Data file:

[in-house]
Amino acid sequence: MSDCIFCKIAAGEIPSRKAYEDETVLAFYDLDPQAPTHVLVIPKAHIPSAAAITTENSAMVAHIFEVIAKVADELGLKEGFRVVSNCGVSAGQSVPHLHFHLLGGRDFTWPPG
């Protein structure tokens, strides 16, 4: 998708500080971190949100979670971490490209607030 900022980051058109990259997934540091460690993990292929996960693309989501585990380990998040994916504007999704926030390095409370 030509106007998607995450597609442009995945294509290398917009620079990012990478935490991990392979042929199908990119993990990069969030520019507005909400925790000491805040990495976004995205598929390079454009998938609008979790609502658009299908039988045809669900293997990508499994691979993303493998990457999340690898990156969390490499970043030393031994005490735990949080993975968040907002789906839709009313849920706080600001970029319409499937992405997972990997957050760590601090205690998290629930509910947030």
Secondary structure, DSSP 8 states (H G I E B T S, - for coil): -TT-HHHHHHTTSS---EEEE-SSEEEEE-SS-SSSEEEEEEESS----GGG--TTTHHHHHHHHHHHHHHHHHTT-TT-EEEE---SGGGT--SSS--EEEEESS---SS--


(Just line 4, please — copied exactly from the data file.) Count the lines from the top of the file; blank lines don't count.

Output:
Secondary structure, DSSP 8 states (H G I E B T S, - for coil): -TT-HHHHHHTTSS---EEEE-SSEEEEE-SS-SSSEEEEEEESS----GGG--TTTHHHHHHHHHHHHHHHHHTT-TT-EEEE---SGGGT--SSS--EEEEESS---SS--